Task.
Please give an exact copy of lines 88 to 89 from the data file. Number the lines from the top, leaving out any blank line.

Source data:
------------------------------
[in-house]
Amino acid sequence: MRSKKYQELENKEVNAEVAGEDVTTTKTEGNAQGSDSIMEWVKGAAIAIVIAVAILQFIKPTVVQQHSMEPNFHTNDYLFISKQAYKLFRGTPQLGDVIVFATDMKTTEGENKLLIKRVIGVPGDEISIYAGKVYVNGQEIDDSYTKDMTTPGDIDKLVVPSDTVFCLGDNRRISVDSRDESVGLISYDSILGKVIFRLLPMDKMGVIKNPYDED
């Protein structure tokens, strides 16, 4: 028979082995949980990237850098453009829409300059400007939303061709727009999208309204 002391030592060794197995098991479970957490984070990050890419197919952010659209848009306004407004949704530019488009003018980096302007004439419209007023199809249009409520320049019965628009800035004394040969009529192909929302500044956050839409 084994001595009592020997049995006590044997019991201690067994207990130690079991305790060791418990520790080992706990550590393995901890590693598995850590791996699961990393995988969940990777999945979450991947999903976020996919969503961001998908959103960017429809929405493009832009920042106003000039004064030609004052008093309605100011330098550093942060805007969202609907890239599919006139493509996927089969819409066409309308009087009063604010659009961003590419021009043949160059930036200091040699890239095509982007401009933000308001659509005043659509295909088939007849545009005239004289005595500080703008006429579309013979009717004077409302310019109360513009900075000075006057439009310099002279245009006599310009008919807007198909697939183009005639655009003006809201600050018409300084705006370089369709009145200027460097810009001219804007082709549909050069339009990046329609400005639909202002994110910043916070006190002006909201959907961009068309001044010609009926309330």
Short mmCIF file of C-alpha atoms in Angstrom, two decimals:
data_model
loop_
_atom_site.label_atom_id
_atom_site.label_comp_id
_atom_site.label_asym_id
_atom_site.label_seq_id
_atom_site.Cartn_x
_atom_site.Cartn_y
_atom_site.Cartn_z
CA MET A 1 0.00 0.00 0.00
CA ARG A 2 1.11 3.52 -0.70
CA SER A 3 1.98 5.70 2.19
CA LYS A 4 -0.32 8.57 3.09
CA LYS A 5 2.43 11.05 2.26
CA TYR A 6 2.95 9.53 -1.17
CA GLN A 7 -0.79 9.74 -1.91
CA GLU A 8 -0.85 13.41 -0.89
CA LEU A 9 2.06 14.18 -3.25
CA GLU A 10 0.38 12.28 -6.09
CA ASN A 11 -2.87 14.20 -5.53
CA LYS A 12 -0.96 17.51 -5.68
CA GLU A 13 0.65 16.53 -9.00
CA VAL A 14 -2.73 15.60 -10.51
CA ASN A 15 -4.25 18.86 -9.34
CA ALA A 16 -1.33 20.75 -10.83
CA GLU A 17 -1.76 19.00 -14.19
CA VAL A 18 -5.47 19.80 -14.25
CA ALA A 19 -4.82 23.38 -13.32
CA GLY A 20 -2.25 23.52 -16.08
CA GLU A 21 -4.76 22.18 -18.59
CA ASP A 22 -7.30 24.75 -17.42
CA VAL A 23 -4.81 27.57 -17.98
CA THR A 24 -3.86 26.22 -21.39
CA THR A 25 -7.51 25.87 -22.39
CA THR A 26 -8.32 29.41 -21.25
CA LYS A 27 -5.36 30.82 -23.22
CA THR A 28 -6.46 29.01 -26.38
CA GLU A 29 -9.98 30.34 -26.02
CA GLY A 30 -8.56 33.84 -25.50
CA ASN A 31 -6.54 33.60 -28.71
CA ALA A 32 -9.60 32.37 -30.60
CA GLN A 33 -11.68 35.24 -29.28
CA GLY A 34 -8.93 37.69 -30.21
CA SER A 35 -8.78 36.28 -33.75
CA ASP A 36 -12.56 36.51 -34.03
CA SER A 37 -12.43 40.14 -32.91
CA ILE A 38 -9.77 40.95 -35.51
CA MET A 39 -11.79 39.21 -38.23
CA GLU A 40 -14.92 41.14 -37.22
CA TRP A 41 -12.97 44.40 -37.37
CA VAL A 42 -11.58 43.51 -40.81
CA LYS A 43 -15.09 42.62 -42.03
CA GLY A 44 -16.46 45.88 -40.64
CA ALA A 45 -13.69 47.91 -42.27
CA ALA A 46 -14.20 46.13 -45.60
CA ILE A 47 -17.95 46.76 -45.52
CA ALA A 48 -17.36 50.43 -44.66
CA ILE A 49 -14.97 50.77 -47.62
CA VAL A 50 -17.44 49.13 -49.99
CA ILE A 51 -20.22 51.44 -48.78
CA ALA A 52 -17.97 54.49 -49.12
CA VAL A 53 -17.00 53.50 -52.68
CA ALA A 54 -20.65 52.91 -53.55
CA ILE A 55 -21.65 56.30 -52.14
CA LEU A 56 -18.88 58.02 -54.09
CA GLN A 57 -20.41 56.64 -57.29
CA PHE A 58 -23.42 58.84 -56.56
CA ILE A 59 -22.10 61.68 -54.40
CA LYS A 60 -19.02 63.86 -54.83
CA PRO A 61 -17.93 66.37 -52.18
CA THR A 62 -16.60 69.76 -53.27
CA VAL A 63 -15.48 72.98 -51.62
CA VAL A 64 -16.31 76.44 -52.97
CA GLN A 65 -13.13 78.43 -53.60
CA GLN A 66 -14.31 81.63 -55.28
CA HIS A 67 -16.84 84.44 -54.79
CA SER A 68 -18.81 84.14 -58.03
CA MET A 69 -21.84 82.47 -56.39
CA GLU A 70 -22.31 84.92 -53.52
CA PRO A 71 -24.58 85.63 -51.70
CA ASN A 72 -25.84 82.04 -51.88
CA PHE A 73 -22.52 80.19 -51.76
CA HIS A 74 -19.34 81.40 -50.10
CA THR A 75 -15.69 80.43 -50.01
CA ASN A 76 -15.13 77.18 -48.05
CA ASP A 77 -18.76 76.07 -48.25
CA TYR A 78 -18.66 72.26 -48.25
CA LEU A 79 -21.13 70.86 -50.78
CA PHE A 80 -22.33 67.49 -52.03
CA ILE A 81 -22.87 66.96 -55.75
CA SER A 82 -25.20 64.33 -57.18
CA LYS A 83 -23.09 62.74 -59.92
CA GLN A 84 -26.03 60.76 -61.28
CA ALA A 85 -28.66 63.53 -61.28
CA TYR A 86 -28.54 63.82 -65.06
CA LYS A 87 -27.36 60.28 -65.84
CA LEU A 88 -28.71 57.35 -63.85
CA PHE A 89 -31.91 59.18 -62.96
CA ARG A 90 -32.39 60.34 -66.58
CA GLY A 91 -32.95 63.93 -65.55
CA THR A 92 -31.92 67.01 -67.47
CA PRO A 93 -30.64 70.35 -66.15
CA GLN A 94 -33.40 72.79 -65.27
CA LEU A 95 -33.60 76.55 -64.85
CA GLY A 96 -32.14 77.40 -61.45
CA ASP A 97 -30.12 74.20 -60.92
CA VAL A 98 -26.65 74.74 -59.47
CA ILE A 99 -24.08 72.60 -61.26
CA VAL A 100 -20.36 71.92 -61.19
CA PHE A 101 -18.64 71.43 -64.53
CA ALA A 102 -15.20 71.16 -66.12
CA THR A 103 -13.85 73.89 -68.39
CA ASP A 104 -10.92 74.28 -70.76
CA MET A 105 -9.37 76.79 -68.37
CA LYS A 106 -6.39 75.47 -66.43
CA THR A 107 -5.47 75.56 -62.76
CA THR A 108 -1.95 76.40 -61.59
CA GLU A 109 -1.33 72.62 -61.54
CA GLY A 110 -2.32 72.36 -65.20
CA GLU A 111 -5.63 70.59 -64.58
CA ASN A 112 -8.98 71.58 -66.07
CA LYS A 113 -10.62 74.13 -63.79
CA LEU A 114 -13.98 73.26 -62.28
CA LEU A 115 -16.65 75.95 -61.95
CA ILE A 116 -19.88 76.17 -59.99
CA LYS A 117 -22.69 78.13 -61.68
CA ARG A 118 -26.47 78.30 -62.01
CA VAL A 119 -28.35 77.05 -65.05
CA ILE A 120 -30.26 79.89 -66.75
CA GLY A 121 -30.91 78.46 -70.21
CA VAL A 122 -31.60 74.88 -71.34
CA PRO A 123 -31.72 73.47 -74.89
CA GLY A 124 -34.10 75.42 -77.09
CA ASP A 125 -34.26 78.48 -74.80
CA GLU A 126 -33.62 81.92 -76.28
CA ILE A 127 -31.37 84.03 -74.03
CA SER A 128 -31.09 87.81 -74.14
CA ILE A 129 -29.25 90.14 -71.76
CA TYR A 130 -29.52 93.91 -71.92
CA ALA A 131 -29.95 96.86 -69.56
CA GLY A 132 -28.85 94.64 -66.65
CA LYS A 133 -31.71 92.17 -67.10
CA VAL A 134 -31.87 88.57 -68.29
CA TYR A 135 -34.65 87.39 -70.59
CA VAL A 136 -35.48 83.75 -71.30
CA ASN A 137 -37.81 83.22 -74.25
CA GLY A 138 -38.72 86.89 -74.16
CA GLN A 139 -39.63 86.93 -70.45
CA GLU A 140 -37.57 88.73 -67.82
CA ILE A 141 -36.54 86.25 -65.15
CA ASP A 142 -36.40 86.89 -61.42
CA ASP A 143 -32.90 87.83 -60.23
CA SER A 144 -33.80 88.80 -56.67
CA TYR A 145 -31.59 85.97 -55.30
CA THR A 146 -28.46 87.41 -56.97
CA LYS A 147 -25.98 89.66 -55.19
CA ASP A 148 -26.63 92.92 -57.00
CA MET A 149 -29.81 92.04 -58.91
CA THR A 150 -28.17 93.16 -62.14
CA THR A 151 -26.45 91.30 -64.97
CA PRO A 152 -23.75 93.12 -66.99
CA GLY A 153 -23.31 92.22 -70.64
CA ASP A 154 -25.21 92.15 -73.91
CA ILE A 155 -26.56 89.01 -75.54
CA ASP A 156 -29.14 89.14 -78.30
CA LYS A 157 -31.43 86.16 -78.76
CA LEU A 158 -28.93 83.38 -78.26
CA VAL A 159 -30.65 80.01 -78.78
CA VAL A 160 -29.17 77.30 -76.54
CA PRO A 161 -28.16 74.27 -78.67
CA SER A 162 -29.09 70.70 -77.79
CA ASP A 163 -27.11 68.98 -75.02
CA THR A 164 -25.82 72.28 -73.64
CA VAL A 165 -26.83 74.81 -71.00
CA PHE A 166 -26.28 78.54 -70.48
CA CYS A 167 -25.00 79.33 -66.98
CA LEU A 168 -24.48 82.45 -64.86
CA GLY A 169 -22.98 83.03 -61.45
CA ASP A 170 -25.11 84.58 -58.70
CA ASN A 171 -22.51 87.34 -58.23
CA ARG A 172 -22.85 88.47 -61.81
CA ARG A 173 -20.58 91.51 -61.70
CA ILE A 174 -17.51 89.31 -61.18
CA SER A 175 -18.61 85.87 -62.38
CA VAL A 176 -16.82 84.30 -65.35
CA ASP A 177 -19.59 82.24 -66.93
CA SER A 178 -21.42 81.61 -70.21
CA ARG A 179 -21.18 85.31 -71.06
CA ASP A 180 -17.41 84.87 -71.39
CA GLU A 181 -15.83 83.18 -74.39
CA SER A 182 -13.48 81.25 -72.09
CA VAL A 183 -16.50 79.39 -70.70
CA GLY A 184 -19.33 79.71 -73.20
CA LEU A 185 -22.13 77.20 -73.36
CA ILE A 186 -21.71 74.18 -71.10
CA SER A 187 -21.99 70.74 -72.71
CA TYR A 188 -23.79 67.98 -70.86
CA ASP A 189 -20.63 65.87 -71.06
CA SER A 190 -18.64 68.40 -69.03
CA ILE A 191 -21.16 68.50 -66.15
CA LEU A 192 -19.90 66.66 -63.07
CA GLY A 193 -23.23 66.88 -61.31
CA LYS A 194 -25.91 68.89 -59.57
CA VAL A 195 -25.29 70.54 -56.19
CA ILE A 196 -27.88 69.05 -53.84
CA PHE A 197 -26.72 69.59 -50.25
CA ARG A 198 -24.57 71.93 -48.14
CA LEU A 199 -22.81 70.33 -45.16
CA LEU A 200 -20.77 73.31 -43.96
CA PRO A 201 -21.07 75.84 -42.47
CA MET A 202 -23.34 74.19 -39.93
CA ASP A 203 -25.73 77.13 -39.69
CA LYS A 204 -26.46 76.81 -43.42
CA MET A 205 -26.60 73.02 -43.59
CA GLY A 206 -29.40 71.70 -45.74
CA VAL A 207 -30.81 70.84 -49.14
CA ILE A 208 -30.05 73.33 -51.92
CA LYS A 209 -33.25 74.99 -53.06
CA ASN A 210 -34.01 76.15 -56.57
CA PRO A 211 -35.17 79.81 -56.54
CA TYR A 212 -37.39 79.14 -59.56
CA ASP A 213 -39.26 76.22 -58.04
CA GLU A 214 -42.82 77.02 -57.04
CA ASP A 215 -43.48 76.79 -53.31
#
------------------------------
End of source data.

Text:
CA THR A 75 -15.69 80.43 -50.01
CA ASN A 76 -15.13 77.18 -48.05